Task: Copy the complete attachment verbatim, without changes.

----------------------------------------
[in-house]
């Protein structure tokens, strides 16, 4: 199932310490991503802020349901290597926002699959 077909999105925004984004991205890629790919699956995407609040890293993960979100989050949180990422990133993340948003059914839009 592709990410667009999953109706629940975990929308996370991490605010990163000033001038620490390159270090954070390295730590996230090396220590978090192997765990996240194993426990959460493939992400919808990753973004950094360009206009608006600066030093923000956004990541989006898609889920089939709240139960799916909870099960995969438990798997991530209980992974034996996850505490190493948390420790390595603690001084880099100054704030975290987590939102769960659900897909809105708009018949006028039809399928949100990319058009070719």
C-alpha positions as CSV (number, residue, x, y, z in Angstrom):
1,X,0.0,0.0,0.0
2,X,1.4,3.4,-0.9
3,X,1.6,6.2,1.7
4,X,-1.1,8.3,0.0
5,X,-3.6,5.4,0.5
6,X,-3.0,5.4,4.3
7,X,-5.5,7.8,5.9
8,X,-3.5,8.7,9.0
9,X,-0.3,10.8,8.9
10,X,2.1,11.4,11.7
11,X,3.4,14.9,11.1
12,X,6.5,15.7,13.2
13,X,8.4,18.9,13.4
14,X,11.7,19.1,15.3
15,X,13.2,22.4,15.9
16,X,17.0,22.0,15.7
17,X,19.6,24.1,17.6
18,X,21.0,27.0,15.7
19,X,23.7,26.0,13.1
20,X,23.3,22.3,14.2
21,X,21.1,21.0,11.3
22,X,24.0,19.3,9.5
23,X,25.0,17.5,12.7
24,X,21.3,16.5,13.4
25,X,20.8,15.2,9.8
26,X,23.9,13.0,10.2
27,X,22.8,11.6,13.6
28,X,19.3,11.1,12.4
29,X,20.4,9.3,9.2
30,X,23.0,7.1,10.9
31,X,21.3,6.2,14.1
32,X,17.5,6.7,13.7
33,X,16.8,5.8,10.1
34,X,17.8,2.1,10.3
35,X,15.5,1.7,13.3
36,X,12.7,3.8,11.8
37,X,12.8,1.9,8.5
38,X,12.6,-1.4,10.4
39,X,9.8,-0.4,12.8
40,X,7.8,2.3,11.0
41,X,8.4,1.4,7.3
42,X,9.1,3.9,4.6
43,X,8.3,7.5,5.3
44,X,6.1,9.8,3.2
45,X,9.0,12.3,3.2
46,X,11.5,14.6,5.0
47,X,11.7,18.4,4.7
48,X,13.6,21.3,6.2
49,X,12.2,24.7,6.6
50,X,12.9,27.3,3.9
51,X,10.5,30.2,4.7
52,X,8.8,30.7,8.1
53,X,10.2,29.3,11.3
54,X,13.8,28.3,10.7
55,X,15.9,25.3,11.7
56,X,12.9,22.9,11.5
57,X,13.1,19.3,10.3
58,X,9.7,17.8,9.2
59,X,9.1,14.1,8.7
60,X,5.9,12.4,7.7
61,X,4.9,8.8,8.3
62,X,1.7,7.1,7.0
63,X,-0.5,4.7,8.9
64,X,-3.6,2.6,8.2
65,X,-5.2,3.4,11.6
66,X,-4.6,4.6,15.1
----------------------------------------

[in-house]
């Protein structure tokens, strides 16, 4: 199932310490991503802020349901290597926002699959 077909999105925004984004991205890629790919699956995407609040890293993960979100989050949180990422990133993340948003059914839009 592709990410667009999953109706629940975990929308996370991490605010990163000033001038620490390159270090954070390295730590996230090396220590978090192997765990996240194993426990959460493939992400919808990753973004950094360009206009608006600066030093923000956004990541989006898609889920089939709240139960799916909870099960995969438990798997991530209980992974034996996850505490190493948390420790390595603690001084880099100054704030975290987590939102769960659900897909809105708009018949006028039809399928949100990319058009070719």
C-alpha positions as CSV (number, residue, x, y, z in Angstrom):
1,X,0.0,0.0,0.0
2,X,1.4,3.4,-0.9
3,X,1.6,6.2,1.7
4,X,-1.1,8.3,0.0
5,X,-3.6,5.4,0.5
6,X,-3.0,5.4,4.3
7,X,-5.5,7.8,5.9
8,X,-3.5,8.7,9.0
9,X,-0.3,10.8,8.9
10,X,2.1,11.4,11.7
11,X,3.4,14.9,11.1
12,X,6.5,15.7,13.2
13,X,8.4,18.9,13.4
14,X,11.7,19.1,15.3
15,X,13.2,22.4,15.9
16,X,17.0,22.0,15.7
17,X,19.6,24.1,17.6
18,X,21.0,27.0,15.7
19,X,23.7,26.0,13.1
20,X,23.3,22.3,14.2
21,X,21.1,21.0,11.3
22,X,24.0,19.3,9.5
23,X,25.0,17.5,12.7
24,X,21.3,16.5,13.4
25,X,20.8,15.2,9.8
26,X,23.9,13.0,10.2
27,X,22.8,11.6,13.6
28,X,19.3,11.1,12.4
29,X,20.4,9.3,9.2
30,X,23.0,7.1,10.9
31,X,21.3,6.2,14.1
32,X,17.5,6.7,13.7
33,X,16.8,5.8,10.1
34,X,17.8,2.1,10.3
35,X,15.5,1.7,13.3
36,X,12.7,3.8,11.8
37,X,12.8,1.9,8.5
38,X,12.6,-1.4,10.4
39,X,9.8,-0.4,12.8
40,X,7.8,2.3,11.0
41,X,8.4,1.4,7.3
42,X,9.1,3.9,4.6
43,X,8.3,7.5,5.3
44,X,6.1,9.8,3.2
45,X,9.0,12.3,3.2
46,X,11.5,14.6,5.0
47,X,11.7,18.4,4.7
48,X,13.6,21.3,6.2
49,X,12.2,24.7,6.6
50,X,12.9,27.3,3.9
51,X,10.5,30.2,4.7
52,X,8.8,30.7,8.1
53,X,10.2,29.3,11.3
54,X,13.8,28.3,10.7
55,X,15.9,25.3,11.7
56,X,12.9,22.9,11.5
57,X,13.1,19.3,10.3
58,X,9.7,17.8,9.2
59,X,9.1,14.1,8.7
60,X,5.9,12.4,7.7
61,X,4.9,8.8,8.3
62,X,1.7,7.1,7.0
63,X,-0.5,4.7,8.9
64,X,-3.6,2.6,8.2
65,X,-5.2,3.4,11.6
66,X,-4.6,4.6,15.1